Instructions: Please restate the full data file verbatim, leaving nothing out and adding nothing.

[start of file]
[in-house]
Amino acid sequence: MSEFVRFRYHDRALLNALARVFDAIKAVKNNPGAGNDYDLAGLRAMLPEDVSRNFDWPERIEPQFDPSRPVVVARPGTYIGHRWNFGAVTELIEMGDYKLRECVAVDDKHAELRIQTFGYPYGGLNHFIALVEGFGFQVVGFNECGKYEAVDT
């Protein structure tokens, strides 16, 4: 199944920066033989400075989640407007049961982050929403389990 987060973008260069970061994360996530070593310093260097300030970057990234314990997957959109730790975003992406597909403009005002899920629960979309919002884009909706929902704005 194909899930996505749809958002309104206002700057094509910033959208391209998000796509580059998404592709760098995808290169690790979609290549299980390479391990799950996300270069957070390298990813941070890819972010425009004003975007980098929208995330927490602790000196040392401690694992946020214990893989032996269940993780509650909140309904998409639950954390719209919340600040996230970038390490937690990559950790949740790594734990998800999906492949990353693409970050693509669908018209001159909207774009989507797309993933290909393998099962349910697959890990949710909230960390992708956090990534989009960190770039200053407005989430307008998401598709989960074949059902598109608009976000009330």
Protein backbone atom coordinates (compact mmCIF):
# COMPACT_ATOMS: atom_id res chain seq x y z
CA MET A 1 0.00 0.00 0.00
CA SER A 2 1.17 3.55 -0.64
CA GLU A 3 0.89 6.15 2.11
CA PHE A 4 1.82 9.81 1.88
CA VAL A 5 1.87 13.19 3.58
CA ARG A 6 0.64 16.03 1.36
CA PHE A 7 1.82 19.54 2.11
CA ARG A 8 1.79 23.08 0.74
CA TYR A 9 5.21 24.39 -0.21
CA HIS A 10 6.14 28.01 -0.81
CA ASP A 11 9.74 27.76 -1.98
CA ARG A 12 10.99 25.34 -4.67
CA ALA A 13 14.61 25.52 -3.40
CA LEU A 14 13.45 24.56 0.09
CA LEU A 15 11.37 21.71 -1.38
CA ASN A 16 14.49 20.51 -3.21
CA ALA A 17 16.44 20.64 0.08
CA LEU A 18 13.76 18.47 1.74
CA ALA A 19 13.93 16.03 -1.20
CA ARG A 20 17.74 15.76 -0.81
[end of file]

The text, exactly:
[in-house]
Amino acid sequence: MSEFVRFRYHDRALLNALARVFDAIKAVKNNPGAGNDYDLAGLRAMLPEDVSRNFDWPERIEPQFDPSRPVVVARPGTYIGHRWNFGAVTELIEMGDYKLRECVAVDDKHAELRIQTFGYPYGGLNHFIALVEGFGFQVVGFNECGKYEAVDT
């Protein structure tokens, strides 16, 4: 199944920066033989400075989640407007049961982050929403389990 987060973008260069970061994360996530070593310093260097300030970057990234314990997957959109730790975003992406597909403009005002899920629960979309919002884009909706929902704005 194909899930996505749809958002309104206002700057094509910033959208391209998000796509580059998404592709760098995808290169690790979609290549299980390479391990799950996300270069957070390298990813941070890819972010425009004003975007980098929208995330927490602790000196040392401690694992946020214990893989032996269940993780509650909140309904998409639950954390719209919340600040996230970038390490937690990559950790949740790594734990998800999906492949990353693409970050693509669908018209001159909207774009989507797309993933290909393998099962349910697959890990949710909230960390992708956090990534989009960190770039200053407005989430307008998401598709989960074949059902598109608009976000009330």
Protein backbone atom coordinates (compact mmCIF):
# COMPACT_ATOMS: atom_id res chain seq x y z
CA MET A 1 0.00 0.00 0.00
CA SER A 2 1.17 3.55 -0.64
CA GLU A 3 0.89 6.15 2.11
CA PHE A 4 1.82 9.81 1.88
CA VAL A 5 1.87 13.19 3.58
CA ARG A 6 0.64 16.03 1.36
CA PHE A 7 1.82 19.54 2.11
CA ARG A 8 1.79 23.08 0.74
CA TYR A 9 5.21 24.39 -0.21
CA HIS A 10 6.14 28.01 -0.81
CA ASP A 11 9.74 27.76 -1.98
CA ARG A 12 10.99 25.34 -4.67
CA ALA A 13 14.61 25.52 -3.40
CA LEU A 14 13.45 24.56 0.09
CA LEU A 15 11.37 21.71 -1.38
CA ASN A 16 14.49 20.51 -3.21
CA ALA A 17 16.44 20.64 0.08
CA LEU A 18 13.76 18.47 1.74
CA ALA A 19 13.93 16.03 -1.20
CA ARG A 20 17.74 15.76 -0.81